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Author: Yan, Ji
Resulting in 1 citation.
1. Yan, Ji
Essays on Risky Health Behaviors and Policy Intervention
Ph.D. Dissertation, Department of Economics, Washington University - St. Louis, 2010
Cohort(s): NLSY97
Publisher: Department of Economics, Washington University - St. Louis
Keyword(s): Alcohol Use; Behavior; Birth Outcomes; Childbearing, Adolescent; Cigarette Use (see Smoking); Educational Attainment; Health Factors; Health/Health Status/SF-12 Scale; Risk-Taking; Scale Construction; Teenagers

Permission to reprint the abstract has not been received from the publisher.

Chapter 1: "Protect Young Mothers from Cigarettes, Help Their Babies? A Regression Discontinuity Study on Minimum Cigarette Purchase Age". A key target of the U.S. health policies is to reduce costly adverse birth outcomes to which prenatal smoking is one of the most significant contributors. This paper is the first to address whether implementing minimum cigarette purchase age of 21 at Pennsylvania can improve infant health through curbing smoking among young mothers. My research question is crucial because young mothers are heavily engaged in smoking and have more low birth weight babies, and smoking prevalence among mothers in Pennsylvania also exceeds the national average. The potential scope of this regulation is therefore large. I use a unique large dataset to find there is a 16 percent decrease in the average cigarettes smoked per day and a 20 percent decrease in low birth weight for mothers subject to the regulation at the cutoff. The 2SLS regression discontinuity estimates indicate that smoking 1 more cigarette per day during pregnancy worsens a variety of birth outcomes among all the mothers. For the smokers, it reduces birth weight by 61.17 grams, increases the probability of low birth weight by 2.8 percentage points, and decreases the APGAR 1 minute score by 0.13 points. The large intergenerational benefits induced by the law shed new light on the current political debate in many other states on whether enforcing MCPA 21.

Chapter 2: "Early vs. Late Smoking Cessation in Pregnancy: When Should Mothers Quit Smoking?" This paper provides new evidence on when pregnant smokers should quit to nullify the adverse impact of smoking on infant health. I address this issue using a large panel dataset of about 80,000 mothers with multiple births between 2003 and 2006, which is much better than the small and selective cross sectional samples used in previous studies. I use a mother fixed effect model to find the adverse impact of smoking on birth outcomes is nullified for those who quit in the first trimester. Mothers who smoke up to the second trimester will have remarkably worse birth outcomes. In particular, two third of the overall fetal growth rate slowdown is due to smoking within the second trimester. These results suggest that pregnant smokers should be advised to quit as early as possible especially before the second trimester. Finally, the estimated effect of smoking on birth weight and low birth weight would be biased downward by a third and over a half respectively if a researcher codes late quitters as nonsmokers when applying a fixed effect model.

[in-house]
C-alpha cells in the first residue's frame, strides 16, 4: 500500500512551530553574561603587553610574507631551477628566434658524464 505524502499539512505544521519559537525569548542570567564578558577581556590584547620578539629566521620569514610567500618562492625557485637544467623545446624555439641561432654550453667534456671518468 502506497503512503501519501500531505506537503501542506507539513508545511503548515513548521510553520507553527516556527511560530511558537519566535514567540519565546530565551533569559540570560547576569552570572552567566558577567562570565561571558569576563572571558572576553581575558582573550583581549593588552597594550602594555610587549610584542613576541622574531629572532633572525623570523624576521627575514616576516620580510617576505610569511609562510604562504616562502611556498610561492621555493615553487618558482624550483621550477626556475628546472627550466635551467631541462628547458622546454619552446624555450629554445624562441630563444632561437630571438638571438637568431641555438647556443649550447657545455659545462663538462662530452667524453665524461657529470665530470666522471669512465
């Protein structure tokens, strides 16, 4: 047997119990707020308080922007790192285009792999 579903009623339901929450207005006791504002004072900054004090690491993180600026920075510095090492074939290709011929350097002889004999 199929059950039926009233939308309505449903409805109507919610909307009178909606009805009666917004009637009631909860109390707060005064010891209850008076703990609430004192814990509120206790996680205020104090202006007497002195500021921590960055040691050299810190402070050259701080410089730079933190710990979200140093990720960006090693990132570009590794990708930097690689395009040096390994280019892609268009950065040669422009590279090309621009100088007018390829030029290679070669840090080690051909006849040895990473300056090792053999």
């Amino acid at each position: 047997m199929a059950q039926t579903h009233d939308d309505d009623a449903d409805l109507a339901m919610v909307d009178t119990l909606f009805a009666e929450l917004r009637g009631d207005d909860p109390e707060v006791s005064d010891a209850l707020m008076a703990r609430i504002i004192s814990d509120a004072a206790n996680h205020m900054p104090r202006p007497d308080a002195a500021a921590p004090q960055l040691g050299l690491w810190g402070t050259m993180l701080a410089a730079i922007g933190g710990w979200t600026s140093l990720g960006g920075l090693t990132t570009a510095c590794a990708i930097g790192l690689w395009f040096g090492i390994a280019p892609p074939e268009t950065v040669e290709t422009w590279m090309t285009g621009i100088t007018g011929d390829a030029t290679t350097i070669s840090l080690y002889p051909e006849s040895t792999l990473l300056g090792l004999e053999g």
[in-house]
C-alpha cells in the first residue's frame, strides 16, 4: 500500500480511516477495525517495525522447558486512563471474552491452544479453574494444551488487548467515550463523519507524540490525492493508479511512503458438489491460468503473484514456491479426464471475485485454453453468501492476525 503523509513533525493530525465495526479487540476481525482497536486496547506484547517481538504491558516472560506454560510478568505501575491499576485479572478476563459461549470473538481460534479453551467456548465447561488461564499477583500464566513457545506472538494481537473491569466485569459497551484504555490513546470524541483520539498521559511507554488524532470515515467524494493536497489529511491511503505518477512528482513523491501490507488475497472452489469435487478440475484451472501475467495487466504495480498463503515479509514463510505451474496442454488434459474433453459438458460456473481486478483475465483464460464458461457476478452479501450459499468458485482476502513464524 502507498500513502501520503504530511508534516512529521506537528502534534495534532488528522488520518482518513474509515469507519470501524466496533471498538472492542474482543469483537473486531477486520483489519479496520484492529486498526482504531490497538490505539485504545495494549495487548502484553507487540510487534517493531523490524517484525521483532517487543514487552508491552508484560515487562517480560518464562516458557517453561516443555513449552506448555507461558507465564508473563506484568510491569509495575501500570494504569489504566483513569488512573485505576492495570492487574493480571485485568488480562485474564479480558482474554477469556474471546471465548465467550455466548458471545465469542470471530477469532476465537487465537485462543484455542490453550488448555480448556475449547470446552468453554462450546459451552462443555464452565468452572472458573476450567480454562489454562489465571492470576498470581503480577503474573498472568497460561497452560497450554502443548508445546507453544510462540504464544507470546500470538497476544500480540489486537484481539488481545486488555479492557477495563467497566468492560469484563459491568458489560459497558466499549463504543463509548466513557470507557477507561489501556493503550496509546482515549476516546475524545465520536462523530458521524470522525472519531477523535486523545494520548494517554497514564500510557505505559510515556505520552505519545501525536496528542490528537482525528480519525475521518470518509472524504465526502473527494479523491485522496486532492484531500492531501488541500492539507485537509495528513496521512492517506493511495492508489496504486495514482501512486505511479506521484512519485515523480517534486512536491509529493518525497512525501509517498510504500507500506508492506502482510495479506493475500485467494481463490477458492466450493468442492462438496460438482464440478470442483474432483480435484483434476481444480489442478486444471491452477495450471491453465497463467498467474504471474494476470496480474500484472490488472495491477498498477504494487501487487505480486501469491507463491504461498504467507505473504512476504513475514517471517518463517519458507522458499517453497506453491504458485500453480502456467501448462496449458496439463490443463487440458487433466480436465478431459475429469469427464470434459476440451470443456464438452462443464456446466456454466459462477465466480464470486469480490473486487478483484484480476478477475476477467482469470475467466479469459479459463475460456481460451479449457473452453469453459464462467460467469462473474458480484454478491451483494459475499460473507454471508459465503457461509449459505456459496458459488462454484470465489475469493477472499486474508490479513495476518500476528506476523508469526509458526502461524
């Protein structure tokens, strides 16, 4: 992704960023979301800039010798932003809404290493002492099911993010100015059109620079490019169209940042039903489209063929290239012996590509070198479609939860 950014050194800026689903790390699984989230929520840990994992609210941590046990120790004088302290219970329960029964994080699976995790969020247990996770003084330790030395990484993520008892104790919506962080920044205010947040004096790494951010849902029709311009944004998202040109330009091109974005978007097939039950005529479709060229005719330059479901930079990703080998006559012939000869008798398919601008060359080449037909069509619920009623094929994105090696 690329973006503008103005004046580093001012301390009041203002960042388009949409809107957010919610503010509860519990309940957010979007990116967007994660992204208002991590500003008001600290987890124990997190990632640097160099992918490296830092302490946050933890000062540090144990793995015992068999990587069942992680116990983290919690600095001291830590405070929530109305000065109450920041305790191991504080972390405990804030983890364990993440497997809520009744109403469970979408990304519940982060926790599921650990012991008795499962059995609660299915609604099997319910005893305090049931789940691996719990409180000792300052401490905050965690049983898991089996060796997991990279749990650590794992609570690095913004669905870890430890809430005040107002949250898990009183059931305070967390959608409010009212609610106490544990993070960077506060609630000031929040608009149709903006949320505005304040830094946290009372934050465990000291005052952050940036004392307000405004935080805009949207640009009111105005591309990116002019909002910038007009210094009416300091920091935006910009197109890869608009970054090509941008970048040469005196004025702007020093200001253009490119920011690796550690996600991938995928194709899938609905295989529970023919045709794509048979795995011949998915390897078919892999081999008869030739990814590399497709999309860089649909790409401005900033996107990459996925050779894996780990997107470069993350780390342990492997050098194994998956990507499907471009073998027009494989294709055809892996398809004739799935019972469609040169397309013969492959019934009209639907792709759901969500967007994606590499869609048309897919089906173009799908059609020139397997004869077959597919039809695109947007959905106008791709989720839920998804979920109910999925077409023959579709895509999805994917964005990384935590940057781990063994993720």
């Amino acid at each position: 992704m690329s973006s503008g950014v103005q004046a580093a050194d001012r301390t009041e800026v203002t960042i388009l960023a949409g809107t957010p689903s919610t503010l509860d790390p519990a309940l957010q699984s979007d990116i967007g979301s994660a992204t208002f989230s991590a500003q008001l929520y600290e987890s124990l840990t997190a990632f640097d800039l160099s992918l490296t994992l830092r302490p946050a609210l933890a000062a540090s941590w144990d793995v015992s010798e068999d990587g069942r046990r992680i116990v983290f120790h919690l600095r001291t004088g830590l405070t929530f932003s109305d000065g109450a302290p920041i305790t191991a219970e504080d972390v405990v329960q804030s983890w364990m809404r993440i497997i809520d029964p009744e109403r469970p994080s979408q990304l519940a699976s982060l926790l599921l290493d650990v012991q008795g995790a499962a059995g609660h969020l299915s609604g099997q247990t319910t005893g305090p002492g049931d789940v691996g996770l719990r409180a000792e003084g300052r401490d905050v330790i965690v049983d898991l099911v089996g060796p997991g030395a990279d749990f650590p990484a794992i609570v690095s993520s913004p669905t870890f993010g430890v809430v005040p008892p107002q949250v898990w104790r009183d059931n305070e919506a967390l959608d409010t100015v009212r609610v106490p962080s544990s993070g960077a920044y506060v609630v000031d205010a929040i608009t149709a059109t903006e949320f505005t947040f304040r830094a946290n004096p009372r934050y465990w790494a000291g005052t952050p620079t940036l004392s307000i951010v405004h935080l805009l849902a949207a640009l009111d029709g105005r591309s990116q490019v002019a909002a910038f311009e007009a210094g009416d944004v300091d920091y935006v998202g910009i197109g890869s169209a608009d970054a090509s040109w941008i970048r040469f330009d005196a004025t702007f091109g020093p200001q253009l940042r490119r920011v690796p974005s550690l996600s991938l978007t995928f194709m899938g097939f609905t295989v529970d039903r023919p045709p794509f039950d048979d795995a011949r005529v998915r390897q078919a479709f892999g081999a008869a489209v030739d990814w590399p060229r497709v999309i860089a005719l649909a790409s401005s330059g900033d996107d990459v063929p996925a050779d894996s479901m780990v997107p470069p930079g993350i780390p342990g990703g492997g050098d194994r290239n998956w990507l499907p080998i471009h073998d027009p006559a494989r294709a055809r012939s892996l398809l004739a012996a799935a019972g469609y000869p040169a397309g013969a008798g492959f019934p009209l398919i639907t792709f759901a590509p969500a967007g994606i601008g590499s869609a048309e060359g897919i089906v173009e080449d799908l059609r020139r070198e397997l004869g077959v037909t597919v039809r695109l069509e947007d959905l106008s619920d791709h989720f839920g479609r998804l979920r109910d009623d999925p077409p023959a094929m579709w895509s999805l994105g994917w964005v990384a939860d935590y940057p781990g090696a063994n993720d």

Chapter 3: "Youth Health Behaviors, Health Knowledge and Educational Attainments". Are young teenagers who are more aware of the risks in substance abuse less likely to later on become binge drinkers or smokers when they are high school seniors? What are the consequences of teen heavy drinking or smoking on their educational achievements? I address these questions using NLSY 97 which provides unique information on health knowledge of young teenagers and track them over high school education. I find young teenagers who had higher level of risk perception were less likely to be substance abusers by the time they were high school seniors. Heavy drinking and smoking were associated with a lower probability of college entrance by 13 and 18 percentage points, respectively. Twelfth grade smokers were 20 percent less likely to graduate in the next year. This study therefore indicates that middle childhood health education can be an effective policy to curb youthful substance abuse by modifying teen risk perception. Due to the key role of schooling in adulthood labor market outcomes and the adverse impact of teenage heavy drinking and smoking on their educational attainments, my paper highlights the importance of direct intervention on early age substance use.

Bibliography Citation
Yan, Ji. Essays on Risky Health Behaviors and Policy Intervention. Ph.D. Dissertation, Department of Economics, Washington University - St. Louis, 2010.